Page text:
Significant?Significant?
Two sided: Right sided: Left sided: $t$ Test two sided: $t$ Test right sided: $t$ Test left sided: $z$ Test two sided: $z$ Test right sided: $z$ Test left sided:
n.a.Approximate $C$% confidence interval for $\rho$
-First compute approximate $C$% confidence interval for $\rho_{Fisher}$:
  • $lower_{Fisher} = r_{Fisher} - z^* \times \sqrt{\dfrac{1}{N - 3}}$
  • $upper_{Fisher} = r_{Fisher} + z^* \times \sqrt{\dfrac{1}{N - 3}}$
where $r_{Fisher} = \frac{1}{2} \times \log\Bigg(\dfrac{1 + r}{1 - r} \Bigg )$ and $z^*$ is the value under the normal curve with the area $C / 100$ between $-z^*$ and $z^*$ (e.g. $z^*$ = 1.96 for a 95% confidence interval).
Then transform back to get approximate $C$% confidence interval for $\rho$:
  • lower bound = $\dfrac{e^{2 \times lower_{Fisher}} - 1}{e^{2 \times lower_{Fisher}} + 1}$
  • upper bound = $\dfrac{e^{2 \times upper_{Fisher}} - 1}{e^{2 \times upper_{Fisher}} + 1}$
n.a.Properties of the Pearson correlation coefficient
-
  • The Pearson correlation coefficient is a measure for the linear relationship between two quantitative variables.
  • The Pearson correlation coefficient squared reflects the proportion of variance explained in one variable by the other variable.
  • The Pearson correlation coefficient can take on values between -1 (perfect negative relationship) and 1 (perfect positive relationship). A value of 0 means no linear relationship.
  • The absolute size of the Pearson correlation coefficient is not affected by any linear transformation of the variables. However, the sign of the Pearson correlation will flip when the scores on one of the two variables are multiplied by a negative number (reversing the direction of measurement of that variable).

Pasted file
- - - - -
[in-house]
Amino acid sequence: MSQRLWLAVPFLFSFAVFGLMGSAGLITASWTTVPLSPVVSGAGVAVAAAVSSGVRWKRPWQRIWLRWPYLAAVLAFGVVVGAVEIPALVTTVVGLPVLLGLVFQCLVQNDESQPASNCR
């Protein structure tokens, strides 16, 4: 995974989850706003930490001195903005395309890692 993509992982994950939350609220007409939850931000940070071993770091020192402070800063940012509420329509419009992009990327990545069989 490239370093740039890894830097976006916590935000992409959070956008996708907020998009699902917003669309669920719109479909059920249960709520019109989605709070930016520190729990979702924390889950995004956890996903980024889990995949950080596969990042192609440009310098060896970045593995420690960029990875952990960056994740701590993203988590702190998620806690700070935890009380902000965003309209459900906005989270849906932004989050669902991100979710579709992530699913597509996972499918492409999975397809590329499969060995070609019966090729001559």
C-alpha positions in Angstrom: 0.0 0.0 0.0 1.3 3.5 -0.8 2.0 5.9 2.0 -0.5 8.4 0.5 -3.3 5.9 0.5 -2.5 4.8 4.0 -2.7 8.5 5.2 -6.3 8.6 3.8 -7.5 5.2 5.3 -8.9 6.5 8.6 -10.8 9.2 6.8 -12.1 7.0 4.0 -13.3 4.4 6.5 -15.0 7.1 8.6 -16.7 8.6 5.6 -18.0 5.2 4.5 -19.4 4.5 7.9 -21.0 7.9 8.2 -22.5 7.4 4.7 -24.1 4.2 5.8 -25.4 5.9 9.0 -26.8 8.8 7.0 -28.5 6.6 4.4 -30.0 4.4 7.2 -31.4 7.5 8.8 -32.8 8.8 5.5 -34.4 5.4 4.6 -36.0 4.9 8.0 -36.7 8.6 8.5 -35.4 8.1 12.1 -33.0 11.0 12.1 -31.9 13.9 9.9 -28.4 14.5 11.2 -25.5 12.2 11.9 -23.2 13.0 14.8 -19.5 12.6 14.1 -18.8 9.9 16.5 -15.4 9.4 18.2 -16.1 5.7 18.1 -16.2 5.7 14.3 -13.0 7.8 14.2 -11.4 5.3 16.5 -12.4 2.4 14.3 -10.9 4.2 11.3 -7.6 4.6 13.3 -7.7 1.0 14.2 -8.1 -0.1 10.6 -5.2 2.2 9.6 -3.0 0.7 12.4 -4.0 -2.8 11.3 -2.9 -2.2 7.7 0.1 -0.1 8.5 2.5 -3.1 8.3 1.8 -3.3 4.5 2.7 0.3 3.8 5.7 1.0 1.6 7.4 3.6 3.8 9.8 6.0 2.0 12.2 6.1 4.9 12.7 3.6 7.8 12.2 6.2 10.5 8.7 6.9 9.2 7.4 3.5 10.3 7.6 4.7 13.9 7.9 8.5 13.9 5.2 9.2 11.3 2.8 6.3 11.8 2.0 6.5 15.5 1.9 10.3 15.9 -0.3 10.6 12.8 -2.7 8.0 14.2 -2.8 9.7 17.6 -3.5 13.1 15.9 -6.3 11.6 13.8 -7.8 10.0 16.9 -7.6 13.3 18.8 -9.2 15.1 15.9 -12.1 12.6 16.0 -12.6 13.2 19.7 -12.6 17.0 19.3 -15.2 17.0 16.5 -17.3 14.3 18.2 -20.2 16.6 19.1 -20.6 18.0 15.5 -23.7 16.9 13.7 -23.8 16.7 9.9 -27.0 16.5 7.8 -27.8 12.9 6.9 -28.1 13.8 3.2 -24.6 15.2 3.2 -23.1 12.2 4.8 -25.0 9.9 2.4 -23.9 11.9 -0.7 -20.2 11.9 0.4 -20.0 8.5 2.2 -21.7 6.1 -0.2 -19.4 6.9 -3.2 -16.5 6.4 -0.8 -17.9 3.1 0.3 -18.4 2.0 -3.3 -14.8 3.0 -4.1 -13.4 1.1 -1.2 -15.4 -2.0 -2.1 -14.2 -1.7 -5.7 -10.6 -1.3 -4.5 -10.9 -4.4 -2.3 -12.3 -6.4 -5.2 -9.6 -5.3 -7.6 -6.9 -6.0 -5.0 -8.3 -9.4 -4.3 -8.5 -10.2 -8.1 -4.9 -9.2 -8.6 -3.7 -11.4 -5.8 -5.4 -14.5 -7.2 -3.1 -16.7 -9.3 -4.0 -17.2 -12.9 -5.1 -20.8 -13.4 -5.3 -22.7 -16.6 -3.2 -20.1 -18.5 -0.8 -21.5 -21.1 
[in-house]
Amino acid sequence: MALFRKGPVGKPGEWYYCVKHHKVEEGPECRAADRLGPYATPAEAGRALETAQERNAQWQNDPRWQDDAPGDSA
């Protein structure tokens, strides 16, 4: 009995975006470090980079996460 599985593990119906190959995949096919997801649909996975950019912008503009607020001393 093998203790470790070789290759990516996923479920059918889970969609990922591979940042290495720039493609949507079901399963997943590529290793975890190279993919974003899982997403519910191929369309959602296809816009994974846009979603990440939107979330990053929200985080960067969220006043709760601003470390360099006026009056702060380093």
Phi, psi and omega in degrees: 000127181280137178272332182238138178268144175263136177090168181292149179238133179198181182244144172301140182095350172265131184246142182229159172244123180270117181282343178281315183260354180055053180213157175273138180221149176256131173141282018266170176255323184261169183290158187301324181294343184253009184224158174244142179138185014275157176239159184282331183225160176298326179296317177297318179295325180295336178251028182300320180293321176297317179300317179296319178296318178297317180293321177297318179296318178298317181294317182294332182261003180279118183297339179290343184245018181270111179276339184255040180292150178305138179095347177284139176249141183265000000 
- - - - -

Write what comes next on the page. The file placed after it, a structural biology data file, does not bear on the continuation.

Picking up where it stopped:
For example:
    • the correlation between $x$ and $y$ is equivalent to the correlation between $3x + 5$ and $2y - 6$.
    • the absolute value of the correlation between $x$ and $y$ is equivalent to the absolute value of the correlation between $-3x + 5$ and $2y - 6$. However, the signs of the two correlation coefficients will be in opposite directions, due to the multiplication of $x$ by $-3$.
  • The Pearson correlation coefficient does not say anything about causality.
  • The Pearson correlation coefficient is sensitive to outliers.
n.a.Equivalent to
-OLS regression with one independent variable:
  • $b_1 = r \times \frac{s_y}{s_x}$
  • Results significance test ($t$ and $p$ value) testing $H_0$: $\beta_1 = 0$ are equivalent to results significance test testing $H_0$: $\rho = 0$
Example contextExample context
Is there a monotonic relationship between physical health and mental health?Is there a linear relationship between physical health and mental health?
SPSSSPSS
Analyze > Correlate > Bivariate...
  • Put your two variables in the box below Variables
  • Under Correlation Coefficients, select Spearman
Analyze > Correlate > Bivariate...
  • Put your two variables in the box below Variables
JamoviJamovi
Regression > Correlation Matrix
  • Put your two variables in the white box at the right
  • Under Correlation Coefficients, select Spearman
  • Under Hypothesis, select your alternative hypothesis
Regression > Correlation Matrix
  • Put your two variables in the white box at the right
  • Under Correlation Coefficients, select Pearson (selected by default)
  • Under Hypothesis, select your alternative hypothesis
Practice questionsPractice questions